Marinello Schools of Beauty abruptly shuts down after federal allegations
Marinello Schools of Beauty abruptly shut down, closing all 56 of its campuses, including 39 in California, after the U.S. Department of Education said the for-profit cosmetology school was improperly allocating federal student aid money.
The Department of Education said earlier this week that it would stop providing federal aid to 21 campuses in California and two in Nevada after it found that the school was knowingly requesting aid for students without a valid high school diploma, underawarding some student funds, charging fees to students who took too long to finish their programs and committing “other acts of misrepresentation.”
Marinello failed to follow through on promised training in cosmetology and barbering, the Education Department said in a 10-page letter describing the reasons it had decided to stop providing aid. Department staffers spoke with students “who supposedly ‘graduated’ yet were unable to cut hair,” it said.
In addition, the department’s investigation found that Marinello enrolled students after steering them into a fabricated high school diploma program.
The California campuses involved in the investigation were in the Los Angeles area, Moreno Valley and Sacramento.
In 2014-15, Marinello received more than $87 million in Pell Grants and federal loans, according to the Department of Education. The school, which was founded in 1905, reported that it had 4,329 students enrolled as of Jan. 7, according to the department.
“We are taking aggressive action to protect students and taxpayers from further harm by these institutions,” Undersecretary Ted Mitchell said in a statement.
The department said Marinello could submit evidence to dispute the findings by Feb. 16 and potentially continue to receive federal financial aid.
But Marinello said it would shut down instead, closing its California, Nevada and Utah campuses Thursday and its Connecticut and Kansas schools Friday.
In a letter to students posted on the school’s website, Marinello said it was in the process of arranging partnerships with other schools so students could complete their studies. The school said it will host meetings on its campuses next week to give out transcripts and discuss how students can continue their studies elsewhere.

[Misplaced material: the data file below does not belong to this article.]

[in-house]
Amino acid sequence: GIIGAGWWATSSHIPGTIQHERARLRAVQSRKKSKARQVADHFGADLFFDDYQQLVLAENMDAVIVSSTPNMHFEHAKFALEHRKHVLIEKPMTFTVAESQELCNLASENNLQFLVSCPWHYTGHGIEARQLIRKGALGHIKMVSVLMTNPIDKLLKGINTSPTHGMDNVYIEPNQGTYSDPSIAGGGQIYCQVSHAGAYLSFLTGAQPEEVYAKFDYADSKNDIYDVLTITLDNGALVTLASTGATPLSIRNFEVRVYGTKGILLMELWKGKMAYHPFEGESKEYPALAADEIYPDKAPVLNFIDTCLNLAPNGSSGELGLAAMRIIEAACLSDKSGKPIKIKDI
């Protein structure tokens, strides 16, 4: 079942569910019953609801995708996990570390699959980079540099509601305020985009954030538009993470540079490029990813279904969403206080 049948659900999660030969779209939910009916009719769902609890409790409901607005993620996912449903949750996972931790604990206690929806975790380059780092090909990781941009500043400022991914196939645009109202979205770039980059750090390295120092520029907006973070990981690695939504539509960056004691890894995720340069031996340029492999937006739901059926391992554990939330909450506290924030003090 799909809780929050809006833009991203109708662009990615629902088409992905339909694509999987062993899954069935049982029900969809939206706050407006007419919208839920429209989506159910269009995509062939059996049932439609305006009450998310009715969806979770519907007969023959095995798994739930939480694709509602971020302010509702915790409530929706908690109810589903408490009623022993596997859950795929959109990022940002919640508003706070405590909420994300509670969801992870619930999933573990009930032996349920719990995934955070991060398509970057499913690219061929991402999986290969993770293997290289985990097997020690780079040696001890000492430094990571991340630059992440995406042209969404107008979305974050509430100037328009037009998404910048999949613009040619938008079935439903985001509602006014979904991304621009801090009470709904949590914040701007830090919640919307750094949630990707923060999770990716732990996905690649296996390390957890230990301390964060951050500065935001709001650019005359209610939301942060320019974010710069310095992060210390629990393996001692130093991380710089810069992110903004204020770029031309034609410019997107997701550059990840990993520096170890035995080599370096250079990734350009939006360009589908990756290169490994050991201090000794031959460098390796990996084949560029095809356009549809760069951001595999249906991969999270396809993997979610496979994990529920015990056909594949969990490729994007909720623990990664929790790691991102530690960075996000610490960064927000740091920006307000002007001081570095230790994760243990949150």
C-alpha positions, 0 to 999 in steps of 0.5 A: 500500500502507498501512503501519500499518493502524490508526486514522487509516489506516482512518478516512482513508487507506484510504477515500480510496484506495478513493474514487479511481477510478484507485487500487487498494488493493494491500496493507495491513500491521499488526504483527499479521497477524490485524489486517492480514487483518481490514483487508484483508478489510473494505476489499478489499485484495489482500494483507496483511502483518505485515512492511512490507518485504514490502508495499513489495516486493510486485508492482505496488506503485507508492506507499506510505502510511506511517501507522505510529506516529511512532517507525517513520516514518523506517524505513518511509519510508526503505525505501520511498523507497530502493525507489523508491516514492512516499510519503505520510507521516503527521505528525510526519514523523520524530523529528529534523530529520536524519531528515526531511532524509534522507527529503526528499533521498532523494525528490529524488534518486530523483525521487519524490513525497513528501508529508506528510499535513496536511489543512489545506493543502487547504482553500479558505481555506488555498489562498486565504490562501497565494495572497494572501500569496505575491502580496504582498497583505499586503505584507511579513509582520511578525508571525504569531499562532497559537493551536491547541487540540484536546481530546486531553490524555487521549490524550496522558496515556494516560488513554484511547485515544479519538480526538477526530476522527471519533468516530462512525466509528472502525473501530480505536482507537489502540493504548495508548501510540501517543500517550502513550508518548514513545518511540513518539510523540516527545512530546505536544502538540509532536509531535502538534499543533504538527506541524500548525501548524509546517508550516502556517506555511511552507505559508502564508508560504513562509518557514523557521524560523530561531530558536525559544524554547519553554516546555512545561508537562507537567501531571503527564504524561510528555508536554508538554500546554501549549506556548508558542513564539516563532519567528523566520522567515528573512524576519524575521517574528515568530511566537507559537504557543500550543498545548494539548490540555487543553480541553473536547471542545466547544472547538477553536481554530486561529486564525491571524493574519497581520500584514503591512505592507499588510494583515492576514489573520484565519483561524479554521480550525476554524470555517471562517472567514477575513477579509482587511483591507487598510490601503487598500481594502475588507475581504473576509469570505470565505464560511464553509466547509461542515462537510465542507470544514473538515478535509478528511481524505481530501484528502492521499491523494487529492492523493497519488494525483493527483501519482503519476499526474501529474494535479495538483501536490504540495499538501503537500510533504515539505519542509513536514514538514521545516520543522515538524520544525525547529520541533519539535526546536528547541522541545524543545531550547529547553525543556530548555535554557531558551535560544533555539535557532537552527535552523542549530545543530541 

“We want you to know that we did everything in our power to avoid this unfortunate conclusion and keep your school open,” Marinello Chief Executive Rashed Elyas said in the letter. “Unfortunately, the Department of Education’s unprecedented and unfounded actions left us with no other option except to close our schools.”
Marinello is owned by B&H Education Inc., a Beverly Hills company.
Sara Moore, 21, graduated in December from the 1,500-hour-long cosmetology program at a Marinello campus in Connecticut. She said that for months, she’d heard rumors the school would shut down.
“It was no surprise that it was closing,” she said in a direct message on Twitter. “My campus had no director, financial aid representative and no admissions instructor from November on, and they were anticipated to close in April.”
After graduation, she said, she received letters from Marinello saying that she owed $800 without any explanation. Moore said she tried to call the corporate office to explain that her payments were taken care of through financial aid but later got another letter saying she owed $3,000.
The Grove, Ohio, resident said she works as a waitress because Marinello will not release her records to allow her to get her cosmetology license until she pays the charges. Moore said she has been unable to reach anyone who can help her.
Marinello and B&H did not respond to a reporter’s phone calls seeking comment. Marinello also did not respond via the live chat function on its website.
The Obama administration has been scrutinizing for-profit colleges since 2009, amid evidence that many schools were saddling students with massive debts they couldn’t repay. The industry soared during the Great Recession as schools marketed heavily to growing ranks of unemployed workers seeking new skills.
But the rapid growth attracted the attention of federal and state authorities, who noted poor graduation rates and ballooning student loan defaults at many of the schools. For-profit colleges on average charge more than four times as much as community colleges, according to the College Board, and they cost significantly more than the in-state tuition at public four-year colleges.
For-profit schools enroll about 11% of the nation’s college students, but their students are responsible for 44% of federal student loan defaults, according to federal data.
Federal officials have cracked down recently. Last year, the Department of Education instituted new rules that would cut off federal funding to programs that consistently leave students with large debts compared with their income.
An Education Department investigation into falsified job placement rates at Corinthian Colleges led the company into bankruptcy last year. Other major for-profit college chains, including ITT Educational Services and DeVry Education Group, face lawsuits from the Consumer Financial Protection Bureau and the Federal Trade Commission alleging the schools misled students.
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